Many privacy rights are guarantee by article 8 of the constitution, and these privacy rights have to be observed to confirm that the correct process is used when checking the wrongs that a person may have done. It is necessary to confirm that the privacy of all citizens is respect, and the various courts must place the right weight on the privacy of people when assessing the investigations process (Walker & Hyland, 2014). Suspects’ privacy should be observed by only taking evidence when allowed by the individual or the courts through a court order. The various privacy laws ought to get more weight when considerations are being made.

Compliance with Article 6 of the European convention is a critical item that helps confirm that the judicial process follows the required processes. The European convention provides for the different strategies that could be used to effectively deliver justice within a country to guarantee that the rights of people are observed. Having the right balance between observing Article 6 of the European Convention and Article 8 of the constitution can help provide a justice system that is both fair and effective in handling those that are found guilty of various crimes within the society. The process requires that the methods used by the justice system are changed and made both effective and fair when handling criminal justice cases (Murphy, 2020).

Undercover police work that is not effectively regulated could have more negative effects in the long term than could have positive effects. Undercover policies require a very close interaction between the police and the criminal entities. The process directly leads to some doubt being raised about the police and their credibility. When the credibility of the police is affected by the public, it is more likely that the public will view the police department as part of the corrupt criminal underground. If the public were to lose their trust in the police, enforcing laws will be more challenging. Having effective laws can help guarantee the process is above board and the police retain their legitimacy.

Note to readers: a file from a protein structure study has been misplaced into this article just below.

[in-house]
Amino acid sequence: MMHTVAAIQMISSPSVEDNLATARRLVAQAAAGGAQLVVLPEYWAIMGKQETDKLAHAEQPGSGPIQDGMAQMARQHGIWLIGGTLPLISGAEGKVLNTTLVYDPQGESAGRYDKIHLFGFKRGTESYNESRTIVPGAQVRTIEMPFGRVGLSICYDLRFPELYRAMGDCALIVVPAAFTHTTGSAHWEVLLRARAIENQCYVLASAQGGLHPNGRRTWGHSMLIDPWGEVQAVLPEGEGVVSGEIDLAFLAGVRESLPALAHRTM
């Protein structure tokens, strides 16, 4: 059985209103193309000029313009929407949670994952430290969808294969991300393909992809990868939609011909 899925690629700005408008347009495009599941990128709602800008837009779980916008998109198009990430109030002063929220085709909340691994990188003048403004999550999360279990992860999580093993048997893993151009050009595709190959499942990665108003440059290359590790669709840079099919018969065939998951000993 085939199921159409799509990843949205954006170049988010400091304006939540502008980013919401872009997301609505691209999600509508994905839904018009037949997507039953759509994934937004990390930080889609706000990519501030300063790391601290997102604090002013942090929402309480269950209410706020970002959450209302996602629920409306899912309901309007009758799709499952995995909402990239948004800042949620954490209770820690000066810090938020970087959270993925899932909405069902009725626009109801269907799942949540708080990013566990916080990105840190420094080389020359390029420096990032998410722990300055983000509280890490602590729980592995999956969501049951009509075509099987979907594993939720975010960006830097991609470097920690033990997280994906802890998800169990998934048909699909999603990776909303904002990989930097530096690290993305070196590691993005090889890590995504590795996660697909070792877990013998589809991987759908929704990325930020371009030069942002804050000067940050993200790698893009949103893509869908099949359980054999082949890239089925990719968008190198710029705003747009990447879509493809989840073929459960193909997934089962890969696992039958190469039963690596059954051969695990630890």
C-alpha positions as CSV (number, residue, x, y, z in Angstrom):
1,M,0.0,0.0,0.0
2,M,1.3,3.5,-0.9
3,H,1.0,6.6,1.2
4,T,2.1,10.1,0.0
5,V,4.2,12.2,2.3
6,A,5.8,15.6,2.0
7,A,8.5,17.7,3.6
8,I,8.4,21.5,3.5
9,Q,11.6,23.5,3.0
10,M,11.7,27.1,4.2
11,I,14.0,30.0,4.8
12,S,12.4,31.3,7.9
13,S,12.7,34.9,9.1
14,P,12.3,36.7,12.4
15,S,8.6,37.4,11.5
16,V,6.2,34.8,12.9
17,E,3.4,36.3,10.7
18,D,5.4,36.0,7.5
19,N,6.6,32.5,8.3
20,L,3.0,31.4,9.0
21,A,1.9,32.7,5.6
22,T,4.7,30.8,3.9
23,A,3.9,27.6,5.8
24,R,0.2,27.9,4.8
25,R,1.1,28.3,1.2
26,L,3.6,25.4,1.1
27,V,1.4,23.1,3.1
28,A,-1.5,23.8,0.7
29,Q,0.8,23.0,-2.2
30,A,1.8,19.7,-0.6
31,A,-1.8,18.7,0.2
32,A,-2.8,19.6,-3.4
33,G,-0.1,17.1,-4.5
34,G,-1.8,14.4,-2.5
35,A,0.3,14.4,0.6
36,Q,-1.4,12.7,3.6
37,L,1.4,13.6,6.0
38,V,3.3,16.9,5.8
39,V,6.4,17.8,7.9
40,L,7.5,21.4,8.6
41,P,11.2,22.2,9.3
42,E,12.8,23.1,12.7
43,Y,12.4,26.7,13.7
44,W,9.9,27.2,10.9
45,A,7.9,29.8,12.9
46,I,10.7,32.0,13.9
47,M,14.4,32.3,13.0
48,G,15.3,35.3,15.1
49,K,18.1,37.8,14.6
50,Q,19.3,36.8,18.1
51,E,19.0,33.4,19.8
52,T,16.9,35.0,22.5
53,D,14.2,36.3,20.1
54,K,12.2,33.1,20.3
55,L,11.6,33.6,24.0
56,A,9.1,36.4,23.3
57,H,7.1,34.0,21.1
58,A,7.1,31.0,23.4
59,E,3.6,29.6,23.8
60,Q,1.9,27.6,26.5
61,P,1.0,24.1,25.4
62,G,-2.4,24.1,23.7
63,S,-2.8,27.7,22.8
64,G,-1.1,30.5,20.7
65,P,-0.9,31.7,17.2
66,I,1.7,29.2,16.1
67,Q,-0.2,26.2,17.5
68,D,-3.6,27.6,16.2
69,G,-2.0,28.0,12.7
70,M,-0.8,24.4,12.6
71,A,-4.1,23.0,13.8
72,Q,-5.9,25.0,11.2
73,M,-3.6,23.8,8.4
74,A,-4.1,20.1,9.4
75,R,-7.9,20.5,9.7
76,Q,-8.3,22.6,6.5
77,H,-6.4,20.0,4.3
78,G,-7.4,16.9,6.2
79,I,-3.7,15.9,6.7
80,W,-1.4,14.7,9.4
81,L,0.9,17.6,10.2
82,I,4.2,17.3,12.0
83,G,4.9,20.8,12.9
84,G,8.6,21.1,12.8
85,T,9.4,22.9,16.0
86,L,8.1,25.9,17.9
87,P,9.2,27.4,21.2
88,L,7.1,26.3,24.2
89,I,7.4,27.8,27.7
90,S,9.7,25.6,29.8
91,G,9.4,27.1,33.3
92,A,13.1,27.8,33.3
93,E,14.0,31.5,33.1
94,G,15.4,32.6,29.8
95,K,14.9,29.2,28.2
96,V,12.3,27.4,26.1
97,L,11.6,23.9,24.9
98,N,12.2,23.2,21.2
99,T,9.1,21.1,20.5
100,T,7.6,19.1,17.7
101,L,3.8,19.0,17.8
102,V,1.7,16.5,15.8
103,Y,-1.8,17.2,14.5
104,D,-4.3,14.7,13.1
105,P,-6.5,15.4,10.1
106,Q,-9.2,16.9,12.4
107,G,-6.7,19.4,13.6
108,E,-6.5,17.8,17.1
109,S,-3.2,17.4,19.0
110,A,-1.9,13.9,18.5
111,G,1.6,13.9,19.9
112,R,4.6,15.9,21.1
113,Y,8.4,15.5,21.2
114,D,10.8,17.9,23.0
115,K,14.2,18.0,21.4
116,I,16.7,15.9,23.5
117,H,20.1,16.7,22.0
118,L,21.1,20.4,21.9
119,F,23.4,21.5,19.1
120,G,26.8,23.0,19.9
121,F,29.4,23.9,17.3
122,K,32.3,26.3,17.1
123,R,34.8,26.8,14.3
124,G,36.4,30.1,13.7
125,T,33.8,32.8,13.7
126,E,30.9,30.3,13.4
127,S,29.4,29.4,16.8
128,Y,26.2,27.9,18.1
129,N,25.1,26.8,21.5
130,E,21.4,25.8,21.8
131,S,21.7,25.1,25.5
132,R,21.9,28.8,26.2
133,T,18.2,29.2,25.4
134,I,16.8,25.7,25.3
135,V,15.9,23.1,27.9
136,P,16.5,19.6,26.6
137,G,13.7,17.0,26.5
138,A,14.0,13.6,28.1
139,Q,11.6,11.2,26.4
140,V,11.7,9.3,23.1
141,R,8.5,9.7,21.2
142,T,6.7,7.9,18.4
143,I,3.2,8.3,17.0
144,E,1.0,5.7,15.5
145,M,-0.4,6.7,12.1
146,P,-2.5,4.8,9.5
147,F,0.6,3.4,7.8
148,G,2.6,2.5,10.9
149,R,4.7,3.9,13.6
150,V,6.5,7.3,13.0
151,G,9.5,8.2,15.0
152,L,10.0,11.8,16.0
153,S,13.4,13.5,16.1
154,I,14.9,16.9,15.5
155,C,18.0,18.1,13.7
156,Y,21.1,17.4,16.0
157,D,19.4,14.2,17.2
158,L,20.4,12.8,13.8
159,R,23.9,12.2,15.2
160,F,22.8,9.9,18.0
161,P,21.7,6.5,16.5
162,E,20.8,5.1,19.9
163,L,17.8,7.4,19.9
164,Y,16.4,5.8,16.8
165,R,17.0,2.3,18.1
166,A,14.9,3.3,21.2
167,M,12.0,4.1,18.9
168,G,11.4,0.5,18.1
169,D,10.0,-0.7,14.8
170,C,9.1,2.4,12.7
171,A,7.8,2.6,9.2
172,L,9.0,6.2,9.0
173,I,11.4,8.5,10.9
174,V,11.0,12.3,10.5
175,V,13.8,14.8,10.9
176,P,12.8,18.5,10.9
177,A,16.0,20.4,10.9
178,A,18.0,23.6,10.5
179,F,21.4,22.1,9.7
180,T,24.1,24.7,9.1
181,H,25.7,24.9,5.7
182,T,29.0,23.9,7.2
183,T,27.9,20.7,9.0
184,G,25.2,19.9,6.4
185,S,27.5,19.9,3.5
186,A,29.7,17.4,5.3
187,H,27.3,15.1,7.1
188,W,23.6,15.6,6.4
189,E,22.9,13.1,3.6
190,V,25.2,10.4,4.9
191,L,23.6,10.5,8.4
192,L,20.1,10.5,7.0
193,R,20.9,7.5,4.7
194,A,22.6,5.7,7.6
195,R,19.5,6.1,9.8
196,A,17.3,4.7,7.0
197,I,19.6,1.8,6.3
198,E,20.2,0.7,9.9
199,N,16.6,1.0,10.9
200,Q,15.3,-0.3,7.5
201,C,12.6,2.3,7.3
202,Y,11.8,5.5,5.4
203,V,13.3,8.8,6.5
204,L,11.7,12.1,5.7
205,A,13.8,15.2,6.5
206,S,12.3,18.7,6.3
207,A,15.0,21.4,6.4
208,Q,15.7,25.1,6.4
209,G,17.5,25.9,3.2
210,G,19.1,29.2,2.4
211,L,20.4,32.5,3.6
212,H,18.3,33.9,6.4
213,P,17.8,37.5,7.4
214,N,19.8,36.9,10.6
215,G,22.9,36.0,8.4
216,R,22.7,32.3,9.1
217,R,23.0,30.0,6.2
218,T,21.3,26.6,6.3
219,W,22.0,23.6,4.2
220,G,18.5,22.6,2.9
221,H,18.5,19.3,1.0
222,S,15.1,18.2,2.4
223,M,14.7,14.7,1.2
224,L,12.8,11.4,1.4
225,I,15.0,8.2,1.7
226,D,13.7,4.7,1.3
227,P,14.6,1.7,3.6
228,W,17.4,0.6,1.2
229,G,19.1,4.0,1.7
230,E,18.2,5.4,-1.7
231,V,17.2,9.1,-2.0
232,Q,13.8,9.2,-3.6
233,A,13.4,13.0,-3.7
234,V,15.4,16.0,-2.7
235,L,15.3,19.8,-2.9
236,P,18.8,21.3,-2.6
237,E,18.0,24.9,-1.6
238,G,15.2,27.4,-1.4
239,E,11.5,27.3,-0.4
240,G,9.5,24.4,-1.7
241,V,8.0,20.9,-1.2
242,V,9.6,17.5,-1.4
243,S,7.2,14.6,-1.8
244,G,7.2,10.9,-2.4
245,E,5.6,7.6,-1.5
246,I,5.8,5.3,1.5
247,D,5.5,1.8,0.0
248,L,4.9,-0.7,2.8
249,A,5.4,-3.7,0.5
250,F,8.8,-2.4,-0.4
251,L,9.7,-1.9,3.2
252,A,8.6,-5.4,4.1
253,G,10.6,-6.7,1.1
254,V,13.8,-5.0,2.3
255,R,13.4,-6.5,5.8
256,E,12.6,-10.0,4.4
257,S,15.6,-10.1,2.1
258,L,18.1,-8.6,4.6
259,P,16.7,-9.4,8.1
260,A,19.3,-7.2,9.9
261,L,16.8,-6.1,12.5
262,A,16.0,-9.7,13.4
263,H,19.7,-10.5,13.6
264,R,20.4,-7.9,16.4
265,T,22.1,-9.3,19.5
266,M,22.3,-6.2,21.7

The law enforcement agencies must always get enough and adequate legal support that can facilitate their work. At the same time, it is essential to consider the privacy of the suspects involved in various crimes (John, & Maguire, 2019). It is more important to have an environment where law enforcement agencies have the means and resources to tackle the many crimes within the country’s borders. By facilitating undercover policing, it is possible for the police to effectively catch the criminals while undertaking various criminal activities, thus helping people reform.

The criminal justice system does need reforms to make the considerations that are made by the courts to be more balanced. The development of a justice system that has the right balance is possible right now. Considering that the United Kingdom could move out of the European Union, it is possible to develop and pass new laws into operations. The laws must amend Part II of the Regulation of Investigatory Powers Act 2000 to develop an up-to-date law concerning the criminal activities faced and the technology available to criminals and the law enforcement authorities.


Grevling, K. (2020). Blackstone’s Statutes on Evidence. Oxford University Press.

Ho, H. L. (2019). The Fair Trial Rationale for Excluding Wrongfully Obtained Evidence. In Do Exclusionary Rules Ensure a Fair Trial? (pp. 283-305). Springer, Cham.

Hopkins, B., & Washbourne, E. (2013). Key Cases: Evidence. Routledge.

John, T., & Maguire, M. (2019). Police Surveillance and its regulation in England and Wales. In Invading the Private (pp. 47-66). Routledge.

Keane, A., & McKeown, P. (2014). The modern law of evidence. Oxford University Press, USA.

Murphy, B. (2020). Regulating undercover policing: Subjects, rights, and governmentality. Critical Criminology28(1), 65-84.

Purshouse, J. (2014). The Privilege against Self-Incrimination and Criminal Justice by Andrew LT Choo.

Sprack, J. (2018). The modern law of evidence, by Adrian Keane and Paul McKeown, Oxford, Oxford University, 2016, 753 pp.,£ 35.99 (paperback), ISBN 978-0-19-874929-5. The Law Teacher52(1), 128-129.

Walker, C., & Hyland, K. (2014). Undercover policing and underwhelming laws. Available at SSRN 2469190.

Wüllenweber, S., & Giles, S. (2021). The effectiveness of forensic evidence in the investigation of volume crime scenes. Science & Justice61(5), 542-554.